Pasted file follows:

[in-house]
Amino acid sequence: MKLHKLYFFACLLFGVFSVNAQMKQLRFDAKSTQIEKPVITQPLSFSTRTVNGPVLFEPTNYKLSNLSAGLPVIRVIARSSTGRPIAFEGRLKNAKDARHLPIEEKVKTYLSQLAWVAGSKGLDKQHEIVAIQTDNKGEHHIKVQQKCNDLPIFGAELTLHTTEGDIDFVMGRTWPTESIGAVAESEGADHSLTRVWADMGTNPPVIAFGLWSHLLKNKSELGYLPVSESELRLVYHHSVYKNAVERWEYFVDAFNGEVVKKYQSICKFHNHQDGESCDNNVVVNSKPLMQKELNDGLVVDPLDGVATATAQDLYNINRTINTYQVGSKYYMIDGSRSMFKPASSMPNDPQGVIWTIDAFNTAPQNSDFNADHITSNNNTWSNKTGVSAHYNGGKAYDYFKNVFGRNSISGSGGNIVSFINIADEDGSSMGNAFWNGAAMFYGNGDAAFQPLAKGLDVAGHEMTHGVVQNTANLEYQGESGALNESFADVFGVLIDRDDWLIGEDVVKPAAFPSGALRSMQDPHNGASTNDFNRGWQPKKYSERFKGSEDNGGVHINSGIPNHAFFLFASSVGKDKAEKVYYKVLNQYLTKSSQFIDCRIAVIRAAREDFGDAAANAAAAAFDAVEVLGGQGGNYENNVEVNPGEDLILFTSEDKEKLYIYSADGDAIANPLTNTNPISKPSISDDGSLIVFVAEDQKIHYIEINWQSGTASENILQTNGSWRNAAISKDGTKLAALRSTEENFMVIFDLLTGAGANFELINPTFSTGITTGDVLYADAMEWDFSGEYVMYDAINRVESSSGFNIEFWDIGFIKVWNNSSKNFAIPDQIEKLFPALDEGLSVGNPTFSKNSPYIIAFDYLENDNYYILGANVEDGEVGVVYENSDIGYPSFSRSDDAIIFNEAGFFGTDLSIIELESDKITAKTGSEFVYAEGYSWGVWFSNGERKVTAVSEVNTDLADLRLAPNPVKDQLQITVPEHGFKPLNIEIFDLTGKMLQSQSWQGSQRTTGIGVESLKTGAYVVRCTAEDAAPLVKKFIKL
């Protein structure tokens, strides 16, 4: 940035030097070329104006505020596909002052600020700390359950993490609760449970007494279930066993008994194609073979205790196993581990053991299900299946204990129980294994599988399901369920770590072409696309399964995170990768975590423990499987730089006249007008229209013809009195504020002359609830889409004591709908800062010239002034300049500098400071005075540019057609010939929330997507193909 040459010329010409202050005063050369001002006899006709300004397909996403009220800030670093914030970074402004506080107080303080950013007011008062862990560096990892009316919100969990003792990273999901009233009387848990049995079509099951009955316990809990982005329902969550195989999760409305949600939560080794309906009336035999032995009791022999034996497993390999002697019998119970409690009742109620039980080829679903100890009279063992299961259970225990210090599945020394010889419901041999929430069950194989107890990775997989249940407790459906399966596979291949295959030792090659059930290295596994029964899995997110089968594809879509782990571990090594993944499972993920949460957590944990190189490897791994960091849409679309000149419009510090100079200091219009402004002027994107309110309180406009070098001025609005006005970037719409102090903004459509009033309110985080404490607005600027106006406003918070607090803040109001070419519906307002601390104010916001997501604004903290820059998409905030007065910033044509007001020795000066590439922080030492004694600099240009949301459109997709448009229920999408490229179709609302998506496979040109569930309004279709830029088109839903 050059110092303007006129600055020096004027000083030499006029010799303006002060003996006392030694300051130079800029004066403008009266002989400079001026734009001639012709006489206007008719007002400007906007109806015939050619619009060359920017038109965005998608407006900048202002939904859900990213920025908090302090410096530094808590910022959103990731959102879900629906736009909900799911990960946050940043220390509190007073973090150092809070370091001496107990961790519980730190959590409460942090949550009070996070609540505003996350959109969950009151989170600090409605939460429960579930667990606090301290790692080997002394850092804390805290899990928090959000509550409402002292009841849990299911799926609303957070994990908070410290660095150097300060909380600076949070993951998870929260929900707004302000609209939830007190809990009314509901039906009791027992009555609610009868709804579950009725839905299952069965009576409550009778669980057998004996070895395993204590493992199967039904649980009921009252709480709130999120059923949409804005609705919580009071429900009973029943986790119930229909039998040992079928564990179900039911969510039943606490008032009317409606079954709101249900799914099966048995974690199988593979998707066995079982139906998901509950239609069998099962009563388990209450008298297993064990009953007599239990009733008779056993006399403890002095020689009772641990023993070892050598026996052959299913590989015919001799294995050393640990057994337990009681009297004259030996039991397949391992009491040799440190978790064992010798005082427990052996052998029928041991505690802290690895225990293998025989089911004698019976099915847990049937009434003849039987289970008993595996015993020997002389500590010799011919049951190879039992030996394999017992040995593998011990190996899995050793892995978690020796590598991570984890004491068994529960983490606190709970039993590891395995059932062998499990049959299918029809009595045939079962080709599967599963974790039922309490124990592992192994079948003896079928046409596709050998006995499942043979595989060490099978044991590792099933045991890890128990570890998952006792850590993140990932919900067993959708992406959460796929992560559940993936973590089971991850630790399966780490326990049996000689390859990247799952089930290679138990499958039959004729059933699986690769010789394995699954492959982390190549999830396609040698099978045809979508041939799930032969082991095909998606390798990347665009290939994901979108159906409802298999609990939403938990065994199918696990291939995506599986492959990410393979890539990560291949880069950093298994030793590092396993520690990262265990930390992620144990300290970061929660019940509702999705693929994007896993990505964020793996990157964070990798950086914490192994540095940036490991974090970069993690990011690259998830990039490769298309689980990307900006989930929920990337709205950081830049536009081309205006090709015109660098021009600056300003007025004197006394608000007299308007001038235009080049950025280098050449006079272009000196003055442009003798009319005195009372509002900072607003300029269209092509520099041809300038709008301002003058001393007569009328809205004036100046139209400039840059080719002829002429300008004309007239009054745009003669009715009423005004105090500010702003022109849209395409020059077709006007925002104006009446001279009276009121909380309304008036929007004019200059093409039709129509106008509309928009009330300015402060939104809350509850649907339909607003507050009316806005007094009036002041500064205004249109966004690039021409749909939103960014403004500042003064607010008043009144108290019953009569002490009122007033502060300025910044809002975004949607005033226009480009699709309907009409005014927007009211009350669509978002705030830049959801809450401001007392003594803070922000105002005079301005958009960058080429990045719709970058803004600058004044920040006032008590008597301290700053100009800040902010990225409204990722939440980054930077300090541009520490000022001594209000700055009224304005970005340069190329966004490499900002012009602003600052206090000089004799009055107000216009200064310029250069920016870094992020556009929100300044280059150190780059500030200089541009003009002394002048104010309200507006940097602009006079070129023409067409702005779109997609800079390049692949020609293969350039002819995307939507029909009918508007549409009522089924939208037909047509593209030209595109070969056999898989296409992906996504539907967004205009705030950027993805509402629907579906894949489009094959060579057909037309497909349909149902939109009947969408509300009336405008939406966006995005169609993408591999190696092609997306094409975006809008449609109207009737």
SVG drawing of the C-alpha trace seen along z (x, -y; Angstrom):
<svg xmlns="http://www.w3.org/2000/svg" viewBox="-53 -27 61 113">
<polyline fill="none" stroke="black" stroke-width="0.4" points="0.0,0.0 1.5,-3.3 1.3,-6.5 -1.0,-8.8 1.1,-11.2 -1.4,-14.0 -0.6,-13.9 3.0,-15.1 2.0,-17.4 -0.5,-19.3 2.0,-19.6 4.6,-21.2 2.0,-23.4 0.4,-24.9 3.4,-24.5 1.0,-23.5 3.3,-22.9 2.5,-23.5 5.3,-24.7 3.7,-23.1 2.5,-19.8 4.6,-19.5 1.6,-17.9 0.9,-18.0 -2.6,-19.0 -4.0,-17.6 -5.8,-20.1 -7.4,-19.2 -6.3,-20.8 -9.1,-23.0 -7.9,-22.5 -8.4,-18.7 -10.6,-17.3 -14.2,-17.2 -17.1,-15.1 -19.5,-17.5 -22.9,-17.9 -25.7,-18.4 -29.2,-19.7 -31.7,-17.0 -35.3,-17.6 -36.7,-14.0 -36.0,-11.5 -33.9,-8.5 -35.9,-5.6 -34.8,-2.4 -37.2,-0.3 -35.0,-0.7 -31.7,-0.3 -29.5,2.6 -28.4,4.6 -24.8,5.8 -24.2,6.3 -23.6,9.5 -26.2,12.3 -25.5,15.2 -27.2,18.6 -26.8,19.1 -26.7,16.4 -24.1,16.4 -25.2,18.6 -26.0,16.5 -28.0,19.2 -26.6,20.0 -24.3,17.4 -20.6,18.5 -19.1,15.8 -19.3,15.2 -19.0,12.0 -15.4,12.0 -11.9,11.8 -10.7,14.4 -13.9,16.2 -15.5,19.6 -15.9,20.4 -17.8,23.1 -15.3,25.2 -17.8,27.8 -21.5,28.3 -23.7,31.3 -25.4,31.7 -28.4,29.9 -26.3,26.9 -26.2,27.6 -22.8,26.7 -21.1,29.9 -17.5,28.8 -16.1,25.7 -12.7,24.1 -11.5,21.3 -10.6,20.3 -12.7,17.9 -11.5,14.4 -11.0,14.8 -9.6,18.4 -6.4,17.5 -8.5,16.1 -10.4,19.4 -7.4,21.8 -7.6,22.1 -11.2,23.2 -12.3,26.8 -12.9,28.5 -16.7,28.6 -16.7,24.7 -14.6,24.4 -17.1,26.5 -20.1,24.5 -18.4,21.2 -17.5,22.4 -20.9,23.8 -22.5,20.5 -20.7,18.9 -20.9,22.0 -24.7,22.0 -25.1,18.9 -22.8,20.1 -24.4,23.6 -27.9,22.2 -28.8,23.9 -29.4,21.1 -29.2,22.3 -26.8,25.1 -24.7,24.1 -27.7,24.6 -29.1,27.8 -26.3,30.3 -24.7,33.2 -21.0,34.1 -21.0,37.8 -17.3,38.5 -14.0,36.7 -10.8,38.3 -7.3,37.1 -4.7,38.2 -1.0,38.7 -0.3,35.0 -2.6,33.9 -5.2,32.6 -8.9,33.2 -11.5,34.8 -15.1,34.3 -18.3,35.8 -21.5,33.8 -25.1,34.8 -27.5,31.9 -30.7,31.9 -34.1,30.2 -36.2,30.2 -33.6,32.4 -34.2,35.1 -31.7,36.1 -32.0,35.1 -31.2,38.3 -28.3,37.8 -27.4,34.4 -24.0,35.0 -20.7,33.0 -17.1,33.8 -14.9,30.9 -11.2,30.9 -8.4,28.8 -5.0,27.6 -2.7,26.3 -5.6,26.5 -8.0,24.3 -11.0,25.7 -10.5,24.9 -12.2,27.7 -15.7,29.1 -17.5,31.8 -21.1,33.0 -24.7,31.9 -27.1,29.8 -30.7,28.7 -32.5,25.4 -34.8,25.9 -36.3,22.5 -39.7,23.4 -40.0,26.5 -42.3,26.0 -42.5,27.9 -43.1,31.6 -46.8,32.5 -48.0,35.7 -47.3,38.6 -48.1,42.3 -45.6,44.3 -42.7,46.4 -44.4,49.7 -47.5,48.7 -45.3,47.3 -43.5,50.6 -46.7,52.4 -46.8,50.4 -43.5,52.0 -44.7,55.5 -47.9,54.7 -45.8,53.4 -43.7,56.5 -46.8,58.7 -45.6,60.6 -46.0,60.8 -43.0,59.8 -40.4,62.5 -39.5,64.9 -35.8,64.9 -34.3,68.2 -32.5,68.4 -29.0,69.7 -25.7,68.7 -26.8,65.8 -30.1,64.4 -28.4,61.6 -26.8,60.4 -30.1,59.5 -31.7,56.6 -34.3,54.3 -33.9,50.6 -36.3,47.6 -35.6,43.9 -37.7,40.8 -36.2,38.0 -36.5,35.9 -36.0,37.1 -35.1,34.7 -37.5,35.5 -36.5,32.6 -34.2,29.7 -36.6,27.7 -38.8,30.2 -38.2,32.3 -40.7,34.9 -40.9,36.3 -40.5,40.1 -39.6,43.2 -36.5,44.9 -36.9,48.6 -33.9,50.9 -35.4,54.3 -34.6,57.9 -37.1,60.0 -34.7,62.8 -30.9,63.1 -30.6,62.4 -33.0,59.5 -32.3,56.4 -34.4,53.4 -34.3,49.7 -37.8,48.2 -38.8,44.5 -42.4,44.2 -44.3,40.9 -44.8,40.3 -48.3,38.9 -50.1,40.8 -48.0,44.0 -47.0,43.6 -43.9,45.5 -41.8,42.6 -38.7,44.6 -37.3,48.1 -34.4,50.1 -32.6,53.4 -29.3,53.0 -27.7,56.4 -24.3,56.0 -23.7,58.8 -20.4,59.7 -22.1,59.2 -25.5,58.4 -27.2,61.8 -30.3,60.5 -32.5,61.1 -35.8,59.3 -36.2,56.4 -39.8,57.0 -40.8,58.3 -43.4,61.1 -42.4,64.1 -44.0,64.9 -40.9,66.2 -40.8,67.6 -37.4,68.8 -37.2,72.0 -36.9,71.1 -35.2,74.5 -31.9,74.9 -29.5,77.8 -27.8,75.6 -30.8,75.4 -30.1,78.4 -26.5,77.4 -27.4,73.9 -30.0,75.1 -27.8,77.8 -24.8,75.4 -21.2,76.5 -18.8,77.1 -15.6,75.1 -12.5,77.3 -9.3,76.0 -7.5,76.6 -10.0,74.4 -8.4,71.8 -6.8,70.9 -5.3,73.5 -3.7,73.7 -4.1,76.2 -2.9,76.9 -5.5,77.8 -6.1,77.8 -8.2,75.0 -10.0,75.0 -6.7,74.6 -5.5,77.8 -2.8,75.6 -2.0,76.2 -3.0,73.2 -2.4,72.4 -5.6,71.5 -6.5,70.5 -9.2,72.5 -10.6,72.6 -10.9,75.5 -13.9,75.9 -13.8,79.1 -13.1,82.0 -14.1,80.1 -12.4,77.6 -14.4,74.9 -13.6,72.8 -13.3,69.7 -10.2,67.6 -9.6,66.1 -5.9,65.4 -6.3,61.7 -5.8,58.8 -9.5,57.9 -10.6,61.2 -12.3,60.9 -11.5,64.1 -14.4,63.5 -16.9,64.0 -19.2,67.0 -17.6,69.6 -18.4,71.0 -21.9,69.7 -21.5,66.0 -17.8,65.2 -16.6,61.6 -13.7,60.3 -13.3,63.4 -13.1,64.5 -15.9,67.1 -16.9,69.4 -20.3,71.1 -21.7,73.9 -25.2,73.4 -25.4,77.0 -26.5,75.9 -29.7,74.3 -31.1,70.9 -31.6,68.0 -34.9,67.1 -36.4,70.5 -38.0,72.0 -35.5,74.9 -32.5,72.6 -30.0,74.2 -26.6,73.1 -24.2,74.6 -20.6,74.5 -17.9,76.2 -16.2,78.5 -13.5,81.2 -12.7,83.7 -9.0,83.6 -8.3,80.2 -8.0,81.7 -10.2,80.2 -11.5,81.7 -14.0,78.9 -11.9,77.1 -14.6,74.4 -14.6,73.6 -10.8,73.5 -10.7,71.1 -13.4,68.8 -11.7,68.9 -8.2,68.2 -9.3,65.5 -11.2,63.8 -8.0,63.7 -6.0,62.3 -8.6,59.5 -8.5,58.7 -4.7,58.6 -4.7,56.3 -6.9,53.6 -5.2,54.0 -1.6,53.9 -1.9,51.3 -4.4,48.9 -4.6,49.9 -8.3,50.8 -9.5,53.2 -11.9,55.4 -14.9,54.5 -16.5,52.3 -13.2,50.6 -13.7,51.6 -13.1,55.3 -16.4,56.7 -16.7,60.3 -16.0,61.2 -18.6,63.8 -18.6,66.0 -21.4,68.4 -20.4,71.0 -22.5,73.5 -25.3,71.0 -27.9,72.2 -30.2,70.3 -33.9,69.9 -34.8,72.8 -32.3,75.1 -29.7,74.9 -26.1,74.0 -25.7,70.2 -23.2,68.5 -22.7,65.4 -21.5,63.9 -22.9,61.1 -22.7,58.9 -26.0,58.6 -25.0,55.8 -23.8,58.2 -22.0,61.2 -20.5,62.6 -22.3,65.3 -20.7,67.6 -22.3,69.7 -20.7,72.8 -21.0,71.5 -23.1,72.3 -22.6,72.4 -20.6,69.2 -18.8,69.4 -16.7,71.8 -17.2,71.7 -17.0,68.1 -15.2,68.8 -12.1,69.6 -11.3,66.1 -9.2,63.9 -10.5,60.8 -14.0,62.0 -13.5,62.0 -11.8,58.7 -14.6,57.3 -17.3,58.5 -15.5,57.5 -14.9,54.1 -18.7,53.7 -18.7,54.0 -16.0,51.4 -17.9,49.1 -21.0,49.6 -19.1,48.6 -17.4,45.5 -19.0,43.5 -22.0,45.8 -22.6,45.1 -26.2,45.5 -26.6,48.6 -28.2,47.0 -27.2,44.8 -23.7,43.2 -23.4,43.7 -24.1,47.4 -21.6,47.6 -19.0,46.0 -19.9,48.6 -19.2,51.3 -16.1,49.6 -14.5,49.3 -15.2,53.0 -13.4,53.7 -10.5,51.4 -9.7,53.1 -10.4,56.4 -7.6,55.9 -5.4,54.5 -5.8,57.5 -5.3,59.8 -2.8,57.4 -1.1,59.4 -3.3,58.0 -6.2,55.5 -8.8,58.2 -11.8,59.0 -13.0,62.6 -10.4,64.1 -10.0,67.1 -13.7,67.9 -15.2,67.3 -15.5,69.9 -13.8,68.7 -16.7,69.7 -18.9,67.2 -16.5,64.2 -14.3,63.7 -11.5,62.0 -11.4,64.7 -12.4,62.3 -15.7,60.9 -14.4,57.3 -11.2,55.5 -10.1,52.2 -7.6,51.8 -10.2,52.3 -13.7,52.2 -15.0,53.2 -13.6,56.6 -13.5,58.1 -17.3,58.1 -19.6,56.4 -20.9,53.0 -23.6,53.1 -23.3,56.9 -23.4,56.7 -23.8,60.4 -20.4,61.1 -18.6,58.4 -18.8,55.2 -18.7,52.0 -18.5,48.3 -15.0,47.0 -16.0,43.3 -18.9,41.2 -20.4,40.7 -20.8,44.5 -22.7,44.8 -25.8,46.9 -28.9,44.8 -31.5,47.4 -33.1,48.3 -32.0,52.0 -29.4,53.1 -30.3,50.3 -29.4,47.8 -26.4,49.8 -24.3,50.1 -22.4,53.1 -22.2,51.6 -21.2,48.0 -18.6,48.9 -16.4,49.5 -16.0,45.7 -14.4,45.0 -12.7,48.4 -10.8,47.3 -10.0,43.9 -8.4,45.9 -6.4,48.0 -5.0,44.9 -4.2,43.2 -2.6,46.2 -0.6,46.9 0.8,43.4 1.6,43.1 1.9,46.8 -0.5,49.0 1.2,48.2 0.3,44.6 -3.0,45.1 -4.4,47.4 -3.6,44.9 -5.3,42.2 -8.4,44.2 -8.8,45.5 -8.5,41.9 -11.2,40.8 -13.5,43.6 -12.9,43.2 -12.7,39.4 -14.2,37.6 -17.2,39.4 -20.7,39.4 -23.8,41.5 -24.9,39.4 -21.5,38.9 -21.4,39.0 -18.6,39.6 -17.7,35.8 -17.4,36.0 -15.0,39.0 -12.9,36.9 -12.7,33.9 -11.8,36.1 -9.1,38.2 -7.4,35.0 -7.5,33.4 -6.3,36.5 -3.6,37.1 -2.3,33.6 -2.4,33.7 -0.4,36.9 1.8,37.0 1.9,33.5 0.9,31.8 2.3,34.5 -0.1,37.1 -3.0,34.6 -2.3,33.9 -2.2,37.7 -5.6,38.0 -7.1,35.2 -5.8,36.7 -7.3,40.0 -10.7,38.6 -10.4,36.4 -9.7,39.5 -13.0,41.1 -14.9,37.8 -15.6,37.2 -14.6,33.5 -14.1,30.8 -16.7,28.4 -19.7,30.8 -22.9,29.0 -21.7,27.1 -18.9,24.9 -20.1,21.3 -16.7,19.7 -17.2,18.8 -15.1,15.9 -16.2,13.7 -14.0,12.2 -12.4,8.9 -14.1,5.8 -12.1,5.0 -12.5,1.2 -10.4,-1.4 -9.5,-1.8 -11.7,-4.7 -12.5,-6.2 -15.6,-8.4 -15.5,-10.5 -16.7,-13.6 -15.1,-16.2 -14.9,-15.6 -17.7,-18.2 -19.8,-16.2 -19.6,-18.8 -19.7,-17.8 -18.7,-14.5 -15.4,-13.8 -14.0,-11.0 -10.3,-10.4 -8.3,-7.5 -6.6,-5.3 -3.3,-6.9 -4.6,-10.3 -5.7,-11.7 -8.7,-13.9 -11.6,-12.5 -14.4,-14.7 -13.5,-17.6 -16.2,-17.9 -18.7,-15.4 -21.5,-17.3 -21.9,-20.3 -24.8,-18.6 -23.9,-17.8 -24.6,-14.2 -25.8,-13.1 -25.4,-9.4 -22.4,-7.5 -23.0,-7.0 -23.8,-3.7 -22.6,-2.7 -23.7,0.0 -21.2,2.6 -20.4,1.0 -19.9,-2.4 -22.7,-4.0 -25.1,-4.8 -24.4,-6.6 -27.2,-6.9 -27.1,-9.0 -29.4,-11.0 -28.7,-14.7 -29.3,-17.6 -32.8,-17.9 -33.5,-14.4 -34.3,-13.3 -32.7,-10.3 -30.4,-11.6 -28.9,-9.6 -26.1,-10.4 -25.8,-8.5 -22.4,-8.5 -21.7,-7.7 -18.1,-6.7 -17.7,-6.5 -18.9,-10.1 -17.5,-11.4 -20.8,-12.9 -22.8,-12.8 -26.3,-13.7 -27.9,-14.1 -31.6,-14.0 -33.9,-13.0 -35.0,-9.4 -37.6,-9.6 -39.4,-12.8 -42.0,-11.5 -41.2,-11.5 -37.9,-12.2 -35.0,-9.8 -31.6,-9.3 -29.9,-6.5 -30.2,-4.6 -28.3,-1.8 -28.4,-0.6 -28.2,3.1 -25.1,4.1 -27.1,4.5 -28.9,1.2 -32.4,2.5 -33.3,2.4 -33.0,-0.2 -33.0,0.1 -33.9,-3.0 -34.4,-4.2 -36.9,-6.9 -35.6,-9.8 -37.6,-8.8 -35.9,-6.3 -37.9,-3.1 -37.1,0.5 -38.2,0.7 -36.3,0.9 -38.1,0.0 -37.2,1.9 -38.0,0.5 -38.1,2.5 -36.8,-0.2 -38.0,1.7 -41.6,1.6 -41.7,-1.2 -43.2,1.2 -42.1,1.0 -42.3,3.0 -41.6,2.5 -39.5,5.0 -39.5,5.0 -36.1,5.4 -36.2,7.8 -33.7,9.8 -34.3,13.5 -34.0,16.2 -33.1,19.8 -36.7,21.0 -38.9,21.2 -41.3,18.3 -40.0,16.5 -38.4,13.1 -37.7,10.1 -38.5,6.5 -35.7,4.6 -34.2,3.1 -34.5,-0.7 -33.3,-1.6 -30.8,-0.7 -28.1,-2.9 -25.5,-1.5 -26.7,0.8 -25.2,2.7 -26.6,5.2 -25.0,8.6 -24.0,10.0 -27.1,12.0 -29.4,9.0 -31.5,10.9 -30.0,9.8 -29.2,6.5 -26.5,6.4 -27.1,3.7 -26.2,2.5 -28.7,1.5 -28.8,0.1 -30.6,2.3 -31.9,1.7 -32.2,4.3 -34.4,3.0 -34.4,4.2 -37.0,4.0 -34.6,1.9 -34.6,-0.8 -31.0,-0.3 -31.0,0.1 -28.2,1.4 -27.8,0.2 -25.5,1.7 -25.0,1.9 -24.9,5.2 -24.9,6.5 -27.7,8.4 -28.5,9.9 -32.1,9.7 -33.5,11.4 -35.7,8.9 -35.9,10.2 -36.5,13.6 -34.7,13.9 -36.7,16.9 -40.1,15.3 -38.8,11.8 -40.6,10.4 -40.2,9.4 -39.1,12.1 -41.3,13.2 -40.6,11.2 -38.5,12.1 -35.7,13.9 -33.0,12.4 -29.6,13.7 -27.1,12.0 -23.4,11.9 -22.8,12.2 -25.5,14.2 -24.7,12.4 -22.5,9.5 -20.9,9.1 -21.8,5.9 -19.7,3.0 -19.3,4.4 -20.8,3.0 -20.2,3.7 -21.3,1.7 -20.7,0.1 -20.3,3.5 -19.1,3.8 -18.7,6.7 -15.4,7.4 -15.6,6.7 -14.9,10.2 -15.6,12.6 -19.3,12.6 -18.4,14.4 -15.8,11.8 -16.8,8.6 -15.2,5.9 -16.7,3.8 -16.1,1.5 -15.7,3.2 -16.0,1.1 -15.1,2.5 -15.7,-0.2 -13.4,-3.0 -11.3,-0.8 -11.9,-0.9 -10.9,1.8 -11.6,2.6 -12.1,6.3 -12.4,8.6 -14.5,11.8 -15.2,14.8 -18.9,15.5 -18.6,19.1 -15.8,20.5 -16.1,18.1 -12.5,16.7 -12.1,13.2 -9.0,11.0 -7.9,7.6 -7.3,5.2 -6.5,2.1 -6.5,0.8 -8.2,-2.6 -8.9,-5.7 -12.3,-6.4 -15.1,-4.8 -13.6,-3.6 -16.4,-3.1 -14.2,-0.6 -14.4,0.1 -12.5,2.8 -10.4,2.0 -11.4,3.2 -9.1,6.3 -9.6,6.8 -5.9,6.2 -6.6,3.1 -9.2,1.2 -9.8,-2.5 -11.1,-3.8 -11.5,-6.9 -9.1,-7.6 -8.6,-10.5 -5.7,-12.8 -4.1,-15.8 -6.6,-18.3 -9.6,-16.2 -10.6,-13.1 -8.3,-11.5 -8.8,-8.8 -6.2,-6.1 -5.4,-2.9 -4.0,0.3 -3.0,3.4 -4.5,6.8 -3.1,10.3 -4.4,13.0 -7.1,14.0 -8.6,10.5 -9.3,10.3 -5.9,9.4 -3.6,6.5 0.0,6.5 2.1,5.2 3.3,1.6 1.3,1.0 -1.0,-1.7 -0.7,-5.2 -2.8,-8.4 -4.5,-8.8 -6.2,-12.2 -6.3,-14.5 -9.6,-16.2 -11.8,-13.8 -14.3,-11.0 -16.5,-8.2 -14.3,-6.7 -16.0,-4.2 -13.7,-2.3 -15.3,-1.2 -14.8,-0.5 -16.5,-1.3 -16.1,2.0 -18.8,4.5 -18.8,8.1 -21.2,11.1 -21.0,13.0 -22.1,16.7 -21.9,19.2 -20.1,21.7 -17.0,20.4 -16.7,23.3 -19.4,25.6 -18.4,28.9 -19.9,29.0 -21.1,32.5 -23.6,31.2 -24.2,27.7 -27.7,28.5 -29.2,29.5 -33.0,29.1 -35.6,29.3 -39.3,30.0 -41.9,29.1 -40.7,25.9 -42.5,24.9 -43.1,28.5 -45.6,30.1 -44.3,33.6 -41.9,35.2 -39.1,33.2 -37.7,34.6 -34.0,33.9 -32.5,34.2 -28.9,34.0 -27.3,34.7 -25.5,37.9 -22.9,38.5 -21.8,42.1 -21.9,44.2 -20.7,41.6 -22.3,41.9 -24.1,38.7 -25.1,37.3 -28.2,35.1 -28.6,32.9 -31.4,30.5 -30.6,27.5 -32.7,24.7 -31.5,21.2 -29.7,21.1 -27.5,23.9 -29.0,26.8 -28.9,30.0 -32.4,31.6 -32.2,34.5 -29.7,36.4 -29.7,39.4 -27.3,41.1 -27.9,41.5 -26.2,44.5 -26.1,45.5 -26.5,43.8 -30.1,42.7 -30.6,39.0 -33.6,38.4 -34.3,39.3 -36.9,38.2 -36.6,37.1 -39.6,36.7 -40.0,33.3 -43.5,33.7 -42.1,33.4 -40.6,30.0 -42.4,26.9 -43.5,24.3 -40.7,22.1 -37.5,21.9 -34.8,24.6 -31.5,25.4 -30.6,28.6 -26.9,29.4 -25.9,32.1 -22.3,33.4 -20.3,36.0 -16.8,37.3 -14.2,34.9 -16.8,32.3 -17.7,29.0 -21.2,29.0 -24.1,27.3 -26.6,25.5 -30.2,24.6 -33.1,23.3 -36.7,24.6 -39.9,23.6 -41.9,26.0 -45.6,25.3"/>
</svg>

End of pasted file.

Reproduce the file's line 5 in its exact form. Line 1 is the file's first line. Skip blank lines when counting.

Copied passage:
<svg xmlns="http://www.w3.org/2000/svg" viewBox="-53 -27 61 113">